Shortly after 6:30am on the morning of December 21, 1970, Elvis Presley sauntered up to the White House entrance gate with a handwritten letter requesting an audience with President Richard Nixon, offering to assist with the rising drug epidemic by infiltrating the counterculture as an undercover “federal agent at large” – provided that Nixon could supply him with the necessary credentials, of course.
While the preceding paragraph may sound like a setup for a Saturday Night Live sketch, it may surprise you to learn that it’s entirely true, and a photograph taken during the subsequent meeting between the two cultural icons became the most requested document in the history of the National Archives. But what exactly transpired behind the closed doors of the Oval Office? After all, this was before the increasingly paranoid Nixon began recording his meetings, so there’s no official transcript of his encounter with the King of Rock ‘n’ Roll, but Liza Johnson’s Elvis and Nixon imagines what that conversation might have been like.
Despite the fact that he doesn’t even remotely resemble the iconic performer, Michael Shannon delivers an exceptional turn as Presley, a celebrity that has become so insulated from normalcy he can’t understand why an airline ticketing agent would balk at letting him carry a pistol onto a commercial flight. And yet, he’s keenly aware of his superstar status, lamenting to his longtime associate Jerry Schilling (Alex Pettyfer) that people see him as an object, “no different than a bottle of Coke,” rather than a person. The premise behind his quest to obtain a federal badge may be absurd, but Shannon’s portrayal captures far more of Presley’s humanity than we’re used to seeing onscreen.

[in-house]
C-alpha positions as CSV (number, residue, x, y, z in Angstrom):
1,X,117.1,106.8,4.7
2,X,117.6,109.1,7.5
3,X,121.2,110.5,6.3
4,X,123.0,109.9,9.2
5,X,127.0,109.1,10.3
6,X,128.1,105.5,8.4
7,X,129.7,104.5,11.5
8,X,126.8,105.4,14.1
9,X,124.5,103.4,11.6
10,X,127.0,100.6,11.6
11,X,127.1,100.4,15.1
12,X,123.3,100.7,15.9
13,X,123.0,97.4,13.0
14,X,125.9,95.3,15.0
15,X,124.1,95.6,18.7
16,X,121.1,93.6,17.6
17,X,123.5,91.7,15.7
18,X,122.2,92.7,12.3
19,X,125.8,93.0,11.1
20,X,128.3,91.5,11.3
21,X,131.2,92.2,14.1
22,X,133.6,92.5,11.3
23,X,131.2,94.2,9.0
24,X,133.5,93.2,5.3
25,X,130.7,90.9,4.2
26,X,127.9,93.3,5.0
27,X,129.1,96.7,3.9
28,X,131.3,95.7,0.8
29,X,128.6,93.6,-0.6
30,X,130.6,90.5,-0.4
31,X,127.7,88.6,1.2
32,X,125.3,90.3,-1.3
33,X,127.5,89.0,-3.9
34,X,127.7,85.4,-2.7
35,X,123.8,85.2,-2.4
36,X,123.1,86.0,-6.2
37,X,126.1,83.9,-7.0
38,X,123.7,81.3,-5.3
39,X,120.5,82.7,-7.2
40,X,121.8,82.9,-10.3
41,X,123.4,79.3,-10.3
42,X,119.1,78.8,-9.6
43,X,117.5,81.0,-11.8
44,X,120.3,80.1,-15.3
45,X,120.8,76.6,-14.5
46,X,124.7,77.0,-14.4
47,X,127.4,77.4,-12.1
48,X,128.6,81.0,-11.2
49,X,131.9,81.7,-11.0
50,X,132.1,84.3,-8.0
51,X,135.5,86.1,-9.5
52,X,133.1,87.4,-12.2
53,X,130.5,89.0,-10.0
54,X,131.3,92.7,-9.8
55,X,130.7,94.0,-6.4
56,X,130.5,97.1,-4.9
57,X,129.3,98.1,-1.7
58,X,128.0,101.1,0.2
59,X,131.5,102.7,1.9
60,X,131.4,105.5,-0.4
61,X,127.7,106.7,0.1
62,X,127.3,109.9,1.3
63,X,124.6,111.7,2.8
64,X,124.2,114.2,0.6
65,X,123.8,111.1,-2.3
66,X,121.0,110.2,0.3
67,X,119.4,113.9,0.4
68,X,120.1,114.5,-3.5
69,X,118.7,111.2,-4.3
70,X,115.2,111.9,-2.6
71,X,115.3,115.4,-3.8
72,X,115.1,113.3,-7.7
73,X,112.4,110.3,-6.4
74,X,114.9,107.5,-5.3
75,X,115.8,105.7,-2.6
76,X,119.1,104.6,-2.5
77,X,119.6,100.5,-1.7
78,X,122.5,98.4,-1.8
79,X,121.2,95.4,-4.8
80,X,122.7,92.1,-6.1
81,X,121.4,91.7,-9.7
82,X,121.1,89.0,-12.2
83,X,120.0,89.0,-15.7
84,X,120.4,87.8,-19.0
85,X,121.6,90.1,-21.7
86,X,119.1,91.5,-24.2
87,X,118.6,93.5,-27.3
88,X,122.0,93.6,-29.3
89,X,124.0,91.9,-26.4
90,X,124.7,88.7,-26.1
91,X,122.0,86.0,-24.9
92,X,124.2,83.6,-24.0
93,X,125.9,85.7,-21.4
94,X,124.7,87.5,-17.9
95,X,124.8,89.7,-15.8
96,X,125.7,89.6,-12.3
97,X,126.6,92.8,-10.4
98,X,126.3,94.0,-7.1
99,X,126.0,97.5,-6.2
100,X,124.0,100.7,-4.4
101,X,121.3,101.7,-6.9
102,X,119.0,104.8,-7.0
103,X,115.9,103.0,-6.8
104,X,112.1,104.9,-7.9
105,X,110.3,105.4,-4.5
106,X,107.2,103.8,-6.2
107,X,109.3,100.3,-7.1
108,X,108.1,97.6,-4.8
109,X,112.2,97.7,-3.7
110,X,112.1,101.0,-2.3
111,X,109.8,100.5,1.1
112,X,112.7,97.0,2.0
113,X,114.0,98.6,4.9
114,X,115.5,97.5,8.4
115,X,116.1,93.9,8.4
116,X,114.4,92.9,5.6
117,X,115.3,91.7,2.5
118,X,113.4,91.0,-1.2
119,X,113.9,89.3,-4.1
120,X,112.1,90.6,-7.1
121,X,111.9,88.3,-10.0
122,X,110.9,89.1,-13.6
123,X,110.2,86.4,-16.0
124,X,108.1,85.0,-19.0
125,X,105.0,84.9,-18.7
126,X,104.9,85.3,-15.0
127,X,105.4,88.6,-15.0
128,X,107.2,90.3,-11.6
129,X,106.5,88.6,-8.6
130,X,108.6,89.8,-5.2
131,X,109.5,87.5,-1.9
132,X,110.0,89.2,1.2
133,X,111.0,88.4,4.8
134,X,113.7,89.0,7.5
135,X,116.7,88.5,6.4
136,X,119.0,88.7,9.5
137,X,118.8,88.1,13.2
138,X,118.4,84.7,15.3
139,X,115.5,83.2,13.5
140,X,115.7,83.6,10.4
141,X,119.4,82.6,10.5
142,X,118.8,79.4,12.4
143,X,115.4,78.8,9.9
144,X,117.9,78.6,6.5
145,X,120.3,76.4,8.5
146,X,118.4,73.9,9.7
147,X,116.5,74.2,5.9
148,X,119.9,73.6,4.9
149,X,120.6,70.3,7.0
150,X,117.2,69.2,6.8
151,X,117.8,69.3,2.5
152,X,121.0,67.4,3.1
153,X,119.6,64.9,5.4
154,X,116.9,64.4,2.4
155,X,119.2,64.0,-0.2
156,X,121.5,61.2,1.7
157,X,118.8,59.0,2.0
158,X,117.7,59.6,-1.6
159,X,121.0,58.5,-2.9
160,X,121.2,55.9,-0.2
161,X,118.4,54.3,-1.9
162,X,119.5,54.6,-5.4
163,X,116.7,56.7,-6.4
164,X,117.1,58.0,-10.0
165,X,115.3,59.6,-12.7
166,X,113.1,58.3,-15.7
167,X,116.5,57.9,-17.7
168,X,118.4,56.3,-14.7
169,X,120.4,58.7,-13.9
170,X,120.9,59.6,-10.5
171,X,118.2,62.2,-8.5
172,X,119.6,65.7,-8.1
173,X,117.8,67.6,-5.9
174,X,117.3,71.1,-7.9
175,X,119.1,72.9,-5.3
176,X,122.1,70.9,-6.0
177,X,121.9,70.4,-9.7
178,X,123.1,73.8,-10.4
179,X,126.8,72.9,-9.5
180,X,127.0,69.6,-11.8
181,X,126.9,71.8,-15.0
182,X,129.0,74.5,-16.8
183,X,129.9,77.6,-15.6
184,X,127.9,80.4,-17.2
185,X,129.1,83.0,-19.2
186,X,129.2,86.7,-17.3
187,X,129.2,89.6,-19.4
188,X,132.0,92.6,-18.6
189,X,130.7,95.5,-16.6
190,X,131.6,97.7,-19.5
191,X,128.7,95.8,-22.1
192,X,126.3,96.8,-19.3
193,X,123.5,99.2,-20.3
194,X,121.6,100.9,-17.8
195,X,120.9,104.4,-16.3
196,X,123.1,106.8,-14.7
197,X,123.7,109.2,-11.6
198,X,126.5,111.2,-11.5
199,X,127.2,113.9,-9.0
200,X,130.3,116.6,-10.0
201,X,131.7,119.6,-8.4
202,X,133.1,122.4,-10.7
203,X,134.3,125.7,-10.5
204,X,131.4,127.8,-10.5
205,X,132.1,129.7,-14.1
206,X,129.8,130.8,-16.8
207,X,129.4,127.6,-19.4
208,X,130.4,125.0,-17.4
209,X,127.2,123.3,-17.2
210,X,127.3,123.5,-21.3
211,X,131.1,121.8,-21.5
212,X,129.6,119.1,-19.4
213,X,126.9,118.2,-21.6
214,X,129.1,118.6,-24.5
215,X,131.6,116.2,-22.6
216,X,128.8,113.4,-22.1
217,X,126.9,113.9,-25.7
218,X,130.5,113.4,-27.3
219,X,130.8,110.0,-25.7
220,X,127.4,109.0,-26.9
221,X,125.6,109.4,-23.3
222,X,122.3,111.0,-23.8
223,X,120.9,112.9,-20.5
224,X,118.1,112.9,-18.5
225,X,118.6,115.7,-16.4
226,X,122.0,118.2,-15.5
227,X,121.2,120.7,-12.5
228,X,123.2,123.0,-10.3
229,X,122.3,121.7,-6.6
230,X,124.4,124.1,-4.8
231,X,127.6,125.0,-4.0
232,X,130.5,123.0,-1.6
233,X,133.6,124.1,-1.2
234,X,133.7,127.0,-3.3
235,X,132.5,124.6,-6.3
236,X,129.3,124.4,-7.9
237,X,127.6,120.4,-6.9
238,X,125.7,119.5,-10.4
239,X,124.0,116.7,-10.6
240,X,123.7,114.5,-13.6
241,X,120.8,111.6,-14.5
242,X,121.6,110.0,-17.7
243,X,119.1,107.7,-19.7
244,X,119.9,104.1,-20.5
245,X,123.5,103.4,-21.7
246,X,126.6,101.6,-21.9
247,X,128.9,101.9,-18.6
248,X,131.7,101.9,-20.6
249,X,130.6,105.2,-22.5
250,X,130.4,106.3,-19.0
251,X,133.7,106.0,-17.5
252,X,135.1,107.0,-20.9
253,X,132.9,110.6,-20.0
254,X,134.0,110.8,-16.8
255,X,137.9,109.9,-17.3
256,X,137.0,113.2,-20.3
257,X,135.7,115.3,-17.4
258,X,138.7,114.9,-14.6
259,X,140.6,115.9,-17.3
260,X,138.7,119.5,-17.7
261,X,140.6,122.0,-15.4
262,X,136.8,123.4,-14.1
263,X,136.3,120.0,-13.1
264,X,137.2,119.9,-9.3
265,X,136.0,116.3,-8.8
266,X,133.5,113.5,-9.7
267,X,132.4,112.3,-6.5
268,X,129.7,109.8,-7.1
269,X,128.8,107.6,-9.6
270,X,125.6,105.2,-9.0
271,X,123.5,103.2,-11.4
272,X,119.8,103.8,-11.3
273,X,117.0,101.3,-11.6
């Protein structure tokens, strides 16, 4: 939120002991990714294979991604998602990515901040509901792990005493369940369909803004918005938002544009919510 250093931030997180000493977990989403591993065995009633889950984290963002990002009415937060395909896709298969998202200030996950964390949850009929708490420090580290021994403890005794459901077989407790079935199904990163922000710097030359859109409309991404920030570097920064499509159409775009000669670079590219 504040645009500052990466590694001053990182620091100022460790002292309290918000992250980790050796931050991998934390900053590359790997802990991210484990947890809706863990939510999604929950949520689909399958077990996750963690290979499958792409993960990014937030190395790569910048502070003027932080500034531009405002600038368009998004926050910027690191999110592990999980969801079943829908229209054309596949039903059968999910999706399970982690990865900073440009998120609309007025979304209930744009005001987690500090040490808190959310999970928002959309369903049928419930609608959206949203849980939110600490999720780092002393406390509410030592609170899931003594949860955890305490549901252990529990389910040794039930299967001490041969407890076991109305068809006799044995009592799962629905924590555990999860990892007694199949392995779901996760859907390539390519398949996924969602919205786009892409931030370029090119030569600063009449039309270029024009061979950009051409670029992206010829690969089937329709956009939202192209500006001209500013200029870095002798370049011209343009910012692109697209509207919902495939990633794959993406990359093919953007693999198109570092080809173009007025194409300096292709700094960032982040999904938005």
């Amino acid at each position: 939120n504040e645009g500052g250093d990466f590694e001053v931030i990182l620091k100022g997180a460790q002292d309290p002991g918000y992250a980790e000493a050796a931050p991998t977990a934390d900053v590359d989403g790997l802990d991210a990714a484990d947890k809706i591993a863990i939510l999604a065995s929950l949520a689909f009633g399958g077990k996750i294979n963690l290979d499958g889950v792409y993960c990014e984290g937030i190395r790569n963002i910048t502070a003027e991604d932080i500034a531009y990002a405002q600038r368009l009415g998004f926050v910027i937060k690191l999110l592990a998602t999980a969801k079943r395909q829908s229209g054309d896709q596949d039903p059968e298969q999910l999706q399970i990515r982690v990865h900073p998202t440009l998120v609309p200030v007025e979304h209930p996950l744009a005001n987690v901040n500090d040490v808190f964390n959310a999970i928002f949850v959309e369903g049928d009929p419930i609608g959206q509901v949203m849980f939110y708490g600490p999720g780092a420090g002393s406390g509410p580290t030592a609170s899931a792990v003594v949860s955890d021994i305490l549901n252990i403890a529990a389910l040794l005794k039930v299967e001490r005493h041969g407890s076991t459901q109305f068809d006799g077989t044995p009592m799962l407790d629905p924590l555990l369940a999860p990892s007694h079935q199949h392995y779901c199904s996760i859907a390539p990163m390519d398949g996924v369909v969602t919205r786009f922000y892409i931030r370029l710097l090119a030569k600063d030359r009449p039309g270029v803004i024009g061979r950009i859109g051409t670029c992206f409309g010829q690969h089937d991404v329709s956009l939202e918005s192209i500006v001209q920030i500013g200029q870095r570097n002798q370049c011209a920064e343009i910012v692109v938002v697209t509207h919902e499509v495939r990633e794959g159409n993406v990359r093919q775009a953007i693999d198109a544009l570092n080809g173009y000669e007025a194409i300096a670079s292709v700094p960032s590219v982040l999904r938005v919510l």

In an equally puzzling bit of casting, Kevin Spacey is tasked with embodying Nixon, capturing the former President’s tics and mannerisms without allowing the performance to become a caricature. Audiences familiar with Spacey’s acclaimed role as a ruthless politician in House of Cards will find little resemblance here as he trades Frank Underwood’s intelligence and cunning for Nixon’s bluster and petulance. He initially refuses to meet with Presley because it conflicts with his regularly scheduled nap, and then tries to impress the rock legend with the collection of artifacts on display in his office – and Spacey’s facial expressions as Presley frequently ignores the protocol established by Nixon’s aides are laugh-out-loud hilarious.
Colin Hanks and Evan Peters are solid as a pair of White House staffers trying to hammer out the logistics of the impromptu meeting, and Johnny Knoxville pops up as another Presley associate in a role that seems to only exist because his real-life counterpart was present for the events depicted in the film. There’s also a yawn-inducing subplot involving Schilling’s desire to get back to Los Angeles in time for an important dinner, but it only serves to draw focus away from the main attraction of Shannon and Spacey. Elvis and Nixon doesn’t always work, but when it does, it’s a lot of fun, and we can only hope that the real-life meeting was every bit as preposterous as its cinematic depiction.
A fictionalized account of the real-life meeting between iconic rock singer Elvis Presley and President Richard Nixon, as the former seeks to become an undercover federal agent. Every bit as preposterous - and hilarious - as it sounds.